# Question #fbdfe

Dec 29, 2014

The difference in ionization energy between $B$ and $B e$ can be explained by detailing their respective electron configurations:

$B e$: $1 {s}^{2} 2 {s}^{2}$
$B$: $1 {s}^{2} 2 {s}^{2} 2 {p}^{1}$

Notice that $B e$ has a stable electron configuration, which means that more energy is required to remove an electron from it. On the other hand, $B$'s ionization energy is smaller because of the electron present in its p-orbital.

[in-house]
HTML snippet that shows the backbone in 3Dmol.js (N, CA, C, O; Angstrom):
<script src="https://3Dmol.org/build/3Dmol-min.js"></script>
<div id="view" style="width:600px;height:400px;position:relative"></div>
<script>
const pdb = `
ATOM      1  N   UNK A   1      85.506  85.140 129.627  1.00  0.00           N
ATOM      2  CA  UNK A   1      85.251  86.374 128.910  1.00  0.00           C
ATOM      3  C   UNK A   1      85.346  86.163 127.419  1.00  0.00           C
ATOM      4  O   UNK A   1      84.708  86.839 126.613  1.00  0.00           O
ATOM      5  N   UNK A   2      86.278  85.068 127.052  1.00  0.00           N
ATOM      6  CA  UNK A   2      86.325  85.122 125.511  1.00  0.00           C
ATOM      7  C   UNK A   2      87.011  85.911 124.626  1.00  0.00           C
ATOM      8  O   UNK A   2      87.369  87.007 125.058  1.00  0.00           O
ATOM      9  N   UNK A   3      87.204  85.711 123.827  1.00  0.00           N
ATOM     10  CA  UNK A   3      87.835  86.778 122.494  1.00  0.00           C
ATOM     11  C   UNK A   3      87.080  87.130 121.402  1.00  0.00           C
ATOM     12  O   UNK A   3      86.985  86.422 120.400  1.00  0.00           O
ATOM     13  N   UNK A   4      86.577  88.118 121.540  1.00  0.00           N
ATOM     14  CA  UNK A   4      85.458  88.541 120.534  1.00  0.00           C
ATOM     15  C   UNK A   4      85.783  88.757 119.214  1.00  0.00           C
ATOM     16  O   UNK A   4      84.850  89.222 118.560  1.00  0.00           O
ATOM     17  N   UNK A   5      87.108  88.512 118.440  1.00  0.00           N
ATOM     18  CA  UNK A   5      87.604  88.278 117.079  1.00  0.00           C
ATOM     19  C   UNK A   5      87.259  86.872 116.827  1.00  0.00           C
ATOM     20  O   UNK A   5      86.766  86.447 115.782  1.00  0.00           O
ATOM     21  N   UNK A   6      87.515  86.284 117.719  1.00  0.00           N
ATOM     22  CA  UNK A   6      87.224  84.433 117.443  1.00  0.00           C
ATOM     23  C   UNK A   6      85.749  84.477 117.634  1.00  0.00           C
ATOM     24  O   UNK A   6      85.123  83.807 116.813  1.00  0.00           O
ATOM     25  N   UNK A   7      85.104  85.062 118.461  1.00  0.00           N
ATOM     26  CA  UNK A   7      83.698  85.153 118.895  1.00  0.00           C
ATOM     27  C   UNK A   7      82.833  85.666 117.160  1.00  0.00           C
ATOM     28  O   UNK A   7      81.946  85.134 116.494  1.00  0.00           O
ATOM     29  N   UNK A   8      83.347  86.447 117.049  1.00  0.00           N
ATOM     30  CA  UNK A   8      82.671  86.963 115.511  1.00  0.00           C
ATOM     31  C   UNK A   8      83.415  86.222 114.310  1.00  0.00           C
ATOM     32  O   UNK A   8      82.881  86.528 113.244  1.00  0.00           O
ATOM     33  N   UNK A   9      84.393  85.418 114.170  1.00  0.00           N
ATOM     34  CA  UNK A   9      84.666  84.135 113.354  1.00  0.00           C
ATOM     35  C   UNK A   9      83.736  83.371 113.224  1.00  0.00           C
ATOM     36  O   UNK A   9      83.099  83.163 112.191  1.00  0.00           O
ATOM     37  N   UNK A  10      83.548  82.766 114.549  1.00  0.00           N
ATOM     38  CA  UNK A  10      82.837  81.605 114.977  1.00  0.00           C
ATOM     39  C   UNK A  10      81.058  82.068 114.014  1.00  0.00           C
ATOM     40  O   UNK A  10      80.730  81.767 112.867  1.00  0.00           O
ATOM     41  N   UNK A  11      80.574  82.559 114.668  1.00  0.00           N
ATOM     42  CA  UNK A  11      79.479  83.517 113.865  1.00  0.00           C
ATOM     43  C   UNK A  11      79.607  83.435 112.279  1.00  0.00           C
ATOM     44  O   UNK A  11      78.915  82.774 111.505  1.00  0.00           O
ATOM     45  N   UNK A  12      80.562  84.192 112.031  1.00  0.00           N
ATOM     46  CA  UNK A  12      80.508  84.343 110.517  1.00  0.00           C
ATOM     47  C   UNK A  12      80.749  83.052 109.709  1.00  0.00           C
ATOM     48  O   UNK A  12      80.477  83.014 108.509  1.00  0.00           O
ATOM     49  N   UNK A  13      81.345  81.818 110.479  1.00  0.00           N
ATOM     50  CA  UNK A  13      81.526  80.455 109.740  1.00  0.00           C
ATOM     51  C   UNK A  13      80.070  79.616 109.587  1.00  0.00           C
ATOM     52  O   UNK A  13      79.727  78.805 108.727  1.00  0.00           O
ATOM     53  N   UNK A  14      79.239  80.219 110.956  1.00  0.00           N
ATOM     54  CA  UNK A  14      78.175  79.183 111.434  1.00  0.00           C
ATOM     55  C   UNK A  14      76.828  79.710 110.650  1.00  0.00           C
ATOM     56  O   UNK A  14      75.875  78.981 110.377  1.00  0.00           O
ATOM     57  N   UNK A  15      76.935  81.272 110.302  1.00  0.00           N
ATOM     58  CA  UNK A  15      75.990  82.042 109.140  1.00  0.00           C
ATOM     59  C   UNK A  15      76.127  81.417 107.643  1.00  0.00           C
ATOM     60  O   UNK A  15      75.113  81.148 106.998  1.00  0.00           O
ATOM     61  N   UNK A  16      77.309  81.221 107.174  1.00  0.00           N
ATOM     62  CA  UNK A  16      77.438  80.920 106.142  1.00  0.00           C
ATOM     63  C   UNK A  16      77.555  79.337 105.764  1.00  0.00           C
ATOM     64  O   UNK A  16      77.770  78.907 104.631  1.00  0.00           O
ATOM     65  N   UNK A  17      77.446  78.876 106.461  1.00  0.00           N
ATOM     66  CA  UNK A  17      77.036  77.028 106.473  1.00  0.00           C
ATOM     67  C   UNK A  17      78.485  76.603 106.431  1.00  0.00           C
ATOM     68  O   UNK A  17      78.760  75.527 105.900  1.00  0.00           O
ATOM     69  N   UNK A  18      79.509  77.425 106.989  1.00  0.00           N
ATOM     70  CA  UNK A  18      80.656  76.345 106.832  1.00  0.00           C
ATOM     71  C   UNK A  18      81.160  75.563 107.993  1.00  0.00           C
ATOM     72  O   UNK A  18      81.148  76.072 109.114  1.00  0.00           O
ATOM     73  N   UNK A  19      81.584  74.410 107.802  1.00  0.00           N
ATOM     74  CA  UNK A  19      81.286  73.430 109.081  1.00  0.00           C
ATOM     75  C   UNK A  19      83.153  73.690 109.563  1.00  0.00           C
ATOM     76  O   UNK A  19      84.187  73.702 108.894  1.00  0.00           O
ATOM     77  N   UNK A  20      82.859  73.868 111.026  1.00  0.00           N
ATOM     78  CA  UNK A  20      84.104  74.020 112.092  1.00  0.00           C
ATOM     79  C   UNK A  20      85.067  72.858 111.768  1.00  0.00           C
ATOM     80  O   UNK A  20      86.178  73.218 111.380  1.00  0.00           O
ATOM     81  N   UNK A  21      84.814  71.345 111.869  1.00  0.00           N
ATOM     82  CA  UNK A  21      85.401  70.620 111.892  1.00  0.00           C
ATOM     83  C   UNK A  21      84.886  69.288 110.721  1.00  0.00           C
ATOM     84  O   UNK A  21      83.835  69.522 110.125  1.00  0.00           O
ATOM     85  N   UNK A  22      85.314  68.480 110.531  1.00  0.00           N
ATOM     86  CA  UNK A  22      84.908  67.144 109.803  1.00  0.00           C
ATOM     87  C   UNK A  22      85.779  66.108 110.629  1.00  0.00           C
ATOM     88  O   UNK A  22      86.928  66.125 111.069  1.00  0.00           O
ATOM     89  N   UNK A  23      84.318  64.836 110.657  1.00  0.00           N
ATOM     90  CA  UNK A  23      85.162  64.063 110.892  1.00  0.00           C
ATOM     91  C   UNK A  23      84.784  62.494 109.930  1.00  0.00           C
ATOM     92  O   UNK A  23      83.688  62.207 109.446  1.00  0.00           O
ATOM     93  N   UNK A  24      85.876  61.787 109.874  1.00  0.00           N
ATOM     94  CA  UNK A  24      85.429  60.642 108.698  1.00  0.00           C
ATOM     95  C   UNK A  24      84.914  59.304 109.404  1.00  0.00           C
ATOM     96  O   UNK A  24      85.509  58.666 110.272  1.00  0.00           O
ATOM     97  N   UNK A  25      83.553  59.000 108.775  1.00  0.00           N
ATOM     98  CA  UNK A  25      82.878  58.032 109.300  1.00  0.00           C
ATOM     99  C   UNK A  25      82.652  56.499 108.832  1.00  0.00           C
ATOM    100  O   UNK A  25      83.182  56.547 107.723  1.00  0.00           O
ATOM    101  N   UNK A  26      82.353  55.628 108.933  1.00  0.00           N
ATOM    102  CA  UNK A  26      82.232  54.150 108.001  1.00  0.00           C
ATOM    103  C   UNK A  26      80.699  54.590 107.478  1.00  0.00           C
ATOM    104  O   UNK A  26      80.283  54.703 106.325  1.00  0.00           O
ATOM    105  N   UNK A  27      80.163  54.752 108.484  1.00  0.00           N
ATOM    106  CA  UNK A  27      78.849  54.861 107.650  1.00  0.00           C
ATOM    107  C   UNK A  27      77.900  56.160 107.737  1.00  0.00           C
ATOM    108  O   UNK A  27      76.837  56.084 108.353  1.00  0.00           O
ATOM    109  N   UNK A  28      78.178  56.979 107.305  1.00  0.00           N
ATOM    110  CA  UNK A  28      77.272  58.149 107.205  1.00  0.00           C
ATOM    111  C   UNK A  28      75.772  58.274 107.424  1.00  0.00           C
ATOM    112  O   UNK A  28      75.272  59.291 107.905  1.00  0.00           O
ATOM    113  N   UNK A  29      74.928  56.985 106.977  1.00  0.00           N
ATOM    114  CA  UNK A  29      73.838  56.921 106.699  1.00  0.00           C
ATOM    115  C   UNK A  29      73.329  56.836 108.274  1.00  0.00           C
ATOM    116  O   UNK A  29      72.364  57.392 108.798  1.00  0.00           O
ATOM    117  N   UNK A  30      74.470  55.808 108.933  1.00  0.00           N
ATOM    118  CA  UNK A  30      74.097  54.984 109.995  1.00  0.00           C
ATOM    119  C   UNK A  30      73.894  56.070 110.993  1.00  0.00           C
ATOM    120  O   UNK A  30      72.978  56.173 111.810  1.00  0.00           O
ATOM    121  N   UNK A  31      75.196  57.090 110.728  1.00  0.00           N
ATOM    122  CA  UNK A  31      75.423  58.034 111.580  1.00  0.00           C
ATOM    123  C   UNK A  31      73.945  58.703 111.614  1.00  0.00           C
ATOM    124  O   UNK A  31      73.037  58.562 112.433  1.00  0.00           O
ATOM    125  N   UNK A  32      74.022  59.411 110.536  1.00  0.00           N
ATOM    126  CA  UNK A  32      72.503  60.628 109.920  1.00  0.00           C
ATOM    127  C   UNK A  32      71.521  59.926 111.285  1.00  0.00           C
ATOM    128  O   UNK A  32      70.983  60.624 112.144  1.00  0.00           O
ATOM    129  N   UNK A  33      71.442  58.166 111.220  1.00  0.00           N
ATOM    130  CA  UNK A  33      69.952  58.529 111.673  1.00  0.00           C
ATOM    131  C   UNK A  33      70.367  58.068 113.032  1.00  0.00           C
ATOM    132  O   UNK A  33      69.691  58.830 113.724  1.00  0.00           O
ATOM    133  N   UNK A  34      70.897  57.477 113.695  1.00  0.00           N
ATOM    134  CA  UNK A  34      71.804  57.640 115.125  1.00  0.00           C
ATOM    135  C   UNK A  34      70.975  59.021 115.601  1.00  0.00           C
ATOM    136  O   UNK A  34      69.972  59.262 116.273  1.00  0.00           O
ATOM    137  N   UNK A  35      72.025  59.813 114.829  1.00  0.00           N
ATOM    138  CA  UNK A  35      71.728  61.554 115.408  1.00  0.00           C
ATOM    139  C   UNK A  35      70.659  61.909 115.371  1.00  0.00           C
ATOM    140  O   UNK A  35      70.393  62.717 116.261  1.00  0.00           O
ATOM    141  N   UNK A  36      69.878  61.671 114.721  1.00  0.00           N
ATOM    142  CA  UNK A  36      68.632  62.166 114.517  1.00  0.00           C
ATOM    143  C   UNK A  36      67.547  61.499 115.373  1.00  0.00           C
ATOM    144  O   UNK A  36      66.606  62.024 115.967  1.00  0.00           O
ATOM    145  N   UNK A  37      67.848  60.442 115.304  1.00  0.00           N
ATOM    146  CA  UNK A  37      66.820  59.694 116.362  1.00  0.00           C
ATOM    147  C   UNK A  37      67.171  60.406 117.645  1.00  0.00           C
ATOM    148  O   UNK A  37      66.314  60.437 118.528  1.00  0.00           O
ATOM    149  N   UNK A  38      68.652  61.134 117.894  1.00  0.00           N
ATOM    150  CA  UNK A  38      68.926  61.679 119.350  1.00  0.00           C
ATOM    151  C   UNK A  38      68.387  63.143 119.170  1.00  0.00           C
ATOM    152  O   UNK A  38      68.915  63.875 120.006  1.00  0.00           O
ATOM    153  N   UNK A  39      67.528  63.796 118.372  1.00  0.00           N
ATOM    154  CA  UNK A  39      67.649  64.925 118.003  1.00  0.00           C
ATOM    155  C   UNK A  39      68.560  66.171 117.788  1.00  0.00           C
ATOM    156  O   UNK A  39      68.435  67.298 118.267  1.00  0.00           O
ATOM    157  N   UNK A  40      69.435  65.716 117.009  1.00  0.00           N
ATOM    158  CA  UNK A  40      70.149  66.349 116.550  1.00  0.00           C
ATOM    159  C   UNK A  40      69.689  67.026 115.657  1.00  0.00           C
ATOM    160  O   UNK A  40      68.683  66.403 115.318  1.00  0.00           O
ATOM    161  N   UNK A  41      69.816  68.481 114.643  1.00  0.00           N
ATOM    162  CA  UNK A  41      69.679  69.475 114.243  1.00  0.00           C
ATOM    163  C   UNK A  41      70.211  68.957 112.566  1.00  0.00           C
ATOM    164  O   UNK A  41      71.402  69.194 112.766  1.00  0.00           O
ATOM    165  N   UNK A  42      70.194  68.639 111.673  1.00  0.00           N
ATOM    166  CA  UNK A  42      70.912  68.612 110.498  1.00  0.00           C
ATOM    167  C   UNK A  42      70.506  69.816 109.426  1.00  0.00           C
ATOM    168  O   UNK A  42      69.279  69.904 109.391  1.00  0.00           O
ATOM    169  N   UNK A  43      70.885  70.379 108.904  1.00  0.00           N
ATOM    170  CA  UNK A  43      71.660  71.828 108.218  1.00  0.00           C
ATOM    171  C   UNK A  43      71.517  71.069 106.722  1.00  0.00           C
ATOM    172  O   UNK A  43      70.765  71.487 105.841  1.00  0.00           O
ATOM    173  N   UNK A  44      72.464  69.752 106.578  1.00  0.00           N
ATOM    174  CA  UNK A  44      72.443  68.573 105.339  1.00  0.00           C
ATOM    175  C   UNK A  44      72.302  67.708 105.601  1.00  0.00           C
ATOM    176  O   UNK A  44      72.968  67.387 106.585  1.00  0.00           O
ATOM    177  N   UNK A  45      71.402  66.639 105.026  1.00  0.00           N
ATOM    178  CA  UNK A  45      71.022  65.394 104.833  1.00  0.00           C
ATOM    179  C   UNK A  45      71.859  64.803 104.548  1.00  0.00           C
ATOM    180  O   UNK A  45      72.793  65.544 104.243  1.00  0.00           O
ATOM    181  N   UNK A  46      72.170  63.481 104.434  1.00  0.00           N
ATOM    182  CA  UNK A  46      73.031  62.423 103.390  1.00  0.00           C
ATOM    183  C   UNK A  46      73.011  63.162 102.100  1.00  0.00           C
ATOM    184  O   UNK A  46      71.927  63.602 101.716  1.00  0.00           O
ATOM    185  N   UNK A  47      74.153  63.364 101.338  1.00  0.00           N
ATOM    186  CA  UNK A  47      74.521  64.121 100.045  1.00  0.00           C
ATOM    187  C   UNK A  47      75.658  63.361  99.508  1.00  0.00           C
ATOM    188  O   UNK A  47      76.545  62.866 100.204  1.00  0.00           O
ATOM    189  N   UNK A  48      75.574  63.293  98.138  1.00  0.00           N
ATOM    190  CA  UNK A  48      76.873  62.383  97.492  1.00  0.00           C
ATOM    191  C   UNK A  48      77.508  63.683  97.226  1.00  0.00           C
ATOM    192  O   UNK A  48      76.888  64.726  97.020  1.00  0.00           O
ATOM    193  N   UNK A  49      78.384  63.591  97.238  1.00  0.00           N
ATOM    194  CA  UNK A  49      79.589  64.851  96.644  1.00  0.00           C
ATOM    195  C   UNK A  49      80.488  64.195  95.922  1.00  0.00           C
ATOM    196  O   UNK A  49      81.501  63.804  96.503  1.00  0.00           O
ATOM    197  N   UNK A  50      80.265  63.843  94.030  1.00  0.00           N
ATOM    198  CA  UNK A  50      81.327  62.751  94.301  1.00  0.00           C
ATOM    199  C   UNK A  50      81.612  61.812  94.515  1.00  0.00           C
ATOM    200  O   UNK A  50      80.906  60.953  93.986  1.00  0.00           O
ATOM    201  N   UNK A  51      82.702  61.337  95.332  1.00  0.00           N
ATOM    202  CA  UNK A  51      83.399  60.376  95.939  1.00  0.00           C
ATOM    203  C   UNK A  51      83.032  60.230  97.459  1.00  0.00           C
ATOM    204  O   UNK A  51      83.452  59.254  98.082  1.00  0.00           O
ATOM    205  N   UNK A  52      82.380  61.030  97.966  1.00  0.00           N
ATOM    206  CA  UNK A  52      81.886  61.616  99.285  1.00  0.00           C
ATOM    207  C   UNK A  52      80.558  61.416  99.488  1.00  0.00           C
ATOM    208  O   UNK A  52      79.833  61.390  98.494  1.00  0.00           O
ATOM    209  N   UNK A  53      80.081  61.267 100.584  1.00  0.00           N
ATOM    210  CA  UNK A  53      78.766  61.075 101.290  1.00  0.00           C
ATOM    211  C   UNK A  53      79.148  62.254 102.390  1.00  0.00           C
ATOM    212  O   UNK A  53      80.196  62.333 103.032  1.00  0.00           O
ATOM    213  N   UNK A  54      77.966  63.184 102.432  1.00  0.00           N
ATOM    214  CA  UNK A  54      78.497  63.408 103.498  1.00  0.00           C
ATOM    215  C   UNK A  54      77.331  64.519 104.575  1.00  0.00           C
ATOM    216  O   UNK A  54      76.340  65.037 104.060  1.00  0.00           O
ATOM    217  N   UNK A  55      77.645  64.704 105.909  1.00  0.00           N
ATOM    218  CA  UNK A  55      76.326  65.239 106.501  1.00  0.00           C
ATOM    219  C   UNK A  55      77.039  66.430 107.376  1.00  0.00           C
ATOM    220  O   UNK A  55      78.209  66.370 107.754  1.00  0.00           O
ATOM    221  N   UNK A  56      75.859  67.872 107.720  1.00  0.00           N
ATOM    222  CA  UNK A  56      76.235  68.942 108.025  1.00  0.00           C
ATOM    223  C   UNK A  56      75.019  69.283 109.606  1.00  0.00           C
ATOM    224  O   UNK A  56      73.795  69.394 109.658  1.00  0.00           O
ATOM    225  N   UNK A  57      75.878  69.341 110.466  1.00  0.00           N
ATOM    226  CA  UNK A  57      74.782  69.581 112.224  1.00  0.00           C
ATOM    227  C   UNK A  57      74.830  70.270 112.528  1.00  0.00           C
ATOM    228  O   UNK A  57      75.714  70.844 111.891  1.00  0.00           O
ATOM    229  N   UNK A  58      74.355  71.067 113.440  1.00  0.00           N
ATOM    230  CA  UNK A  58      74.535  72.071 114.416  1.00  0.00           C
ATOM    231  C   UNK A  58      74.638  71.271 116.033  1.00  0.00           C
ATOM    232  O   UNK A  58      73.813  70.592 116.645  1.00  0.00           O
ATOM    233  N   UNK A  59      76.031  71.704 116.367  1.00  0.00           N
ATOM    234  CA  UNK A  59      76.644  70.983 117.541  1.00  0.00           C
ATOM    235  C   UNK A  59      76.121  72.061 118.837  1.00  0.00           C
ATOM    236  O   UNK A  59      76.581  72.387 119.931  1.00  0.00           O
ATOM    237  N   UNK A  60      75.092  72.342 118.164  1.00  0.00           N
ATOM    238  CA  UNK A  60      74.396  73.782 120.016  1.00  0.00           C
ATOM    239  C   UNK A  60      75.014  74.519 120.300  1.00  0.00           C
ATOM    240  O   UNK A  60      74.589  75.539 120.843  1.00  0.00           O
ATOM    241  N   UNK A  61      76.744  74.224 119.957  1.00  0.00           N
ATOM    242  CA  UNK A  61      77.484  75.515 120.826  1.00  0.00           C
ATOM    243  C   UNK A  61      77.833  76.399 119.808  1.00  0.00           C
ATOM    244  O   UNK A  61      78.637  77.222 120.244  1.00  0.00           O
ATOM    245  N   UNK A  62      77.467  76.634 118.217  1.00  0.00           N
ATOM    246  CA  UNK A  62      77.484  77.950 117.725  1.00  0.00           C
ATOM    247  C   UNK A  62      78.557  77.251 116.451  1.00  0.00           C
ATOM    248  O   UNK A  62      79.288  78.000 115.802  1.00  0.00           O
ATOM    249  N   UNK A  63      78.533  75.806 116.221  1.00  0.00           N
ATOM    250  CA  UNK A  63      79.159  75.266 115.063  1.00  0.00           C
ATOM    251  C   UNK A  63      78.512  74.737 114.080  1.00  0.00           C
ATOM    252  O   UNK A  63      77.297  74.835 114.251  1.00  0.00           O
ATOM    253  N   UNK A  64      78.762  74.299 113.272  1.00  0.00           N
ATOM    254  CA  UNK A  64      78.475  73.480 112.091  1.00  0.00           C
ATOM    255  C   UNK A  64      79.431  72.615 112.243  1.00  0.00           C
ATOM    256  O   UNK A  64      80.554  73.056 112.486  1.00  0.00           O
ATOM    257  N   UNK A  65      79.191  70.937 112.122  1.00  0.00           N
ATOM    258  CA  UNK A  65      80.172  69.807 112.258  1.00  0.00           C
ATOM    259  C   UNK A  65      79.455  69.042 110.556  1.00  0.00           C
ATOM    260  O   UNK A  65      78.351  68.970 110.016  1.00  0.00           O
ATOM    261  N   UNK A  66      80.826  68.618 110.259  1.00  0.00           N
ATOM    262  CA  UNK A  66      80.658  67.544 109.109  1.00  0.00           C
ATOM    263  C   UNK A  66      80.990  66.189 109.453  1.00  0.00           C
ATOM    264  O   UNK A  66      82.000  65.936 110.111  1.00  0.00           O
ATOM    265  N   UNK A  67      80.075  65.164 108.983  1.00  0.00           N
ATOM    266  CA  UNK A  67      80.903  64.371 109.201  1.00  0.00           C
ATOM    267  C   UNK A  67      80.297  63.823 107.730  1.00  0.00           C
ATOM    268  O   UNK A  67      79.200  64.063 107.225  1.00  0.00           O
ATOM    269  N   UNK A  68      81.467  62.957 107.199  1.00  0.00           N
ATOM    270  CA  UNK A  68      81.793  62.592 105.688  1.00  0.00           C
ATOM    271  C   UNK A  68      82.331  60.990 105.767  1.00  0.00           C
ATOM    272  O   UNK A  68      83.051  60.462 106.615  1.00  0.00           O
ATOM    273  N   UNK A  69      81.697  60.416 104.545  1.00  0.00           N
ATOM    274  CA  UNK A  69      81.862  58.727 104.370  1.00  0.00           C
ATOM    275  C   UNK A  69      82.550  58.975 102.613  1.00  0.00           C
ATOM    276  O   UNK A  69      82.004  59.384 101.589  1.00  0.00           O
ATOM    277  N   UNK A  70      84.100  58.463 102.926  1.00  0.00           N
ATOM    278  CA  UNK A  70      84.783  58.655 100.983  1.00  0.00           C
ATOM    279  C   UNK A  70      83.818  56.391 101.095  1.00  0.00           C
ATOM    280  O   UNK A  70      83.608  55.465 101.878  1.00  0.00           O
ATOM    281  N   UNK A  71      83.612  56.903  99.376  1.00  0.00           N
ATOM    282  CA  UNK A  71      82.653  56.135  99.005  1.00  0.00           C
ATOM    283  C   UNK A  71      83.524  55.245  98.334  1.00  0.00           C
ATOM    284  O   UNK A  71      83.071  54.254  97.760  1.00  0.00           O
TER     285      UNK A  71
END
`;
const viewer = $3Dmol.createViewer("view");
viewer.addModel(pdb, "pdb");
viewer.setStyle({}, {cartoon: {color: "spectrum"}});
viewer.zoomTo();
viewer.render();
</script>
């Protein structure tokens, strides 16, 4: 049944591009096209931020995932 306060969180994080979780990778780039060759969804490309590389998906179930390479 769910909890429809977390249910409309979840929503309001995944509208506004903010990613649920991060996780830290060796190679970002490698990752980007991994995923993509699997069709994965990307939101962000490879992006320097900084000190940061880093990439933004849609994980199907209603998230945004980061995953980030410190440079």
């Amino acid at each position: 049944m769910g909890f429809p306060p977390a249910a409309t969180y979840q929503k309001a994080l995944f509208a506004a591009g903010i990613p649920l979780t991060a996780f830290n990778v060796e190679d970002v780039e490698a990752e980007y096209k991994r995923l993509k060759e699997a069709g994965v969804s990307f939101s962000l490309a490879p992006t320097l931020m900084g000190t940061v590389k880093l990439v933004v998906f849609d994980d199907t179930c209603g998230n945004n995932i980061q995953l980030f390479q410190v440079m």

Since p-orbitals are higher in energy than s-orbital, therefore less stable, it is easier for an electron to be removed from a p-orbital. Electrons located in p-orbitals are further away from the nucleus, which means that they can withstand its effective nuclear charge better $\iff$ more easy to remove from the atom.

Losing an electron from its outermost shell will make $B$ more stable, since it will be lower in energy.